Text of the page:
“Lidl is still a danger for the U.S. (grocery) market.”
That’s the statement made by Sebastian Rennack, a retail analyst at Aletos Advisory in Germany, in response to Lidl’s decision last month to layoff 200 U.S. corporate employees. The company’s geographical penetration in the U.S. is low, he says, because the locations were not well chosen and the American customer doesn’t know Lidl very well.
However, he noted that Lidl is an agile retailer with the resources and patience it needs to eventually find its way in the U.S.
“Lidl takes a long time, and that is something that the American grocers should not forget,” he said.
Lidl currently operates about 170 stores in nine East Coast states and Washington, D.C., and recently spent $145 million on property for a future distribution center outside Philadelphia.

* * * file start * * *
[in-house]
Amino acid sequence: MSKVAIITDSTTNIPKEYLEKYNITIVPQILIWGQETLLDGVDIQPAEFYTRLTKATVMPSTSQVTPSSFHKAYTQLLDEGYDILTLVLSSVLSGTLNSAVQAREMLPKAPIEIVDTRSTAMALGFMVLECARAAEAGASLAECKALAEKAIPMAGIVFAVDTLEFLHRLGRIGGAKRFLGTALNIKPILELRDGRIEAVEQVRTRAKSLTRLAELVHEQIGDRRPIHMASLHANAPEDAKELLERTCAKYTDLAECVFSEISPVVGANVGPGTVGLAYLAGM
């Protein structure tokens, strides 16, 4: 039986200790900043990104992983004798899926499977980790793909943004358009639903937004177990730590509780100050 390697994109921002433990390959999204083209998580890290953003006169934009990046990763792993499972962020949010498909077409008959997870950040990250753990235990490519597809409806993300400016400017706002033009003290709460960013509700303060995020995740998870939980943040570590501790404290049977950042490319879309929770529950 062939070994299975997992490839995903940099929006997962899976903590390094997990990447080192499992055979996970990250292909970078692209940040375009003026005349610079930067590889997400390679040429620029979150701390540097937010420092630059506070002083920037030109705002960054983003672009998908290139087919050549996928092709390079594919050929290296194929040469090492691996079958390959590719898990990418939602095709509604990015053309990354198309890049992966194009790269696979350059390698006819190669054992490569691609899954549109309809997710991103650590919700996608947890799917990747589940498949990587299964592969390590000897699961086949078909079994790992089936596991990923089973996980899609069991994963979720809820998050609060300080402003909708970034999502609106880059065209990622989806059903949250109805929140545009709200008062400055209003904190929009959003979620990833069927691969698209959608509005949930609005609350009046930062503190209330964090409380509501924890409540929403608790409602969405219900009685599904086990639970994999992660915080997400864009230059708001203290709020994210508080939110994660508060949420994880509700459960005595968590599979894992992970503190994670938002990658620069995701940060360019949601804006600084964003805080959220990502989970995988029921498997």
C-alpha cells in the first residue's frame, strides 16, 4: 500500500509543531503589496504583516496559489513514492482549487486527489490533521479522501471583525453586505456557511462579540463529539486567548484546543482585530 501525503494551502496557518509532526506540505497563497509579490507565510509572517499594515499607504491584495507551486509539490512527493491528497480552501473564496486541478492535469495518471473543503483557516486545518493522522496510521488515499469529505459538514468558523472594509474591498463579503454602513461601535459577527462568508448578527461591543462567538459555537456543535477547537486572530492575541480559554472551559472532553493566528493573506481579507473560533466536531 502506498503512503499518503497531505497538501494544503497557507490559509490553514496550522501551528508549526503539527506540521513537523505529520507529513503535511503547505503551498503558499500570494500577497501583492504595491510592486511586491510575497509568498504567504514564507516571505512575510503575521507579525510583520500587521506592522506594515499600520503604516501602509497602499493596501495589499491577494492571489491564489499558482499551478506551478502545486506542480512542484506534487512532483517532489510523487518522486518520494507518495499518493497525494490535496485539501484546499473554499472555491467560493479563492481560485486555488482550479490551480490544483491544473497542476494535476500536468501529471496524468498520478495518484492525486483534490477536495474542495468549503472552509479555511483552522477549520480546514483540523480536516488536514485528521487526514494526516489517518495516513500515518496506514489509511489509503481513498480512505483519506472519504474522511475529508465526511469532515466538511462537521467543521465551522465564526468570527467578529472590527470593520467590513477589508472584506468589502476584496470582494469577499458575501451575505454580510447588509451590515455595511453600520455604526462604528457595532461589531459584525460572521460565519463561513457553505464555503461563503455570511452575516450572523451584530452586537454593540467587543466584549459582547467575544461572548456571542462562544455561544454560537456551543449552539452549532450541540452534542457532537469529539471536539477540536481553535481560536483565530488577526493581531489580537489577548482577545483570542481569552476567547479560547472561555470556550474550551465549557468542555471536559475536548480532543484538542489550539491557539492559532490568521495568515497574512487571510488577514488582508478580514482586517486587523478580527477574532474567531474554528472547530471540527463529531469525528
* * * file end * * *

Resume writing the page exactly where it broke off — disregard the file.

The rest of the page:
Maxime Delacour, who follows Lidl for IGD in Canada, pointed out that the grocer has a history of entering markets where they had little or no presence and gradually emerging as a substantial force.
“If you look at Lidl in France or in the U.K. or in Spain, the first five to 10 years, you barely heard about them. They were growing of course but not seen as massive, major competitors,” Delacour said. “And after probably 10 to 15 years, depending really on the market, they started to be very competitive, and now in some markets, they’re leading and disrupting.”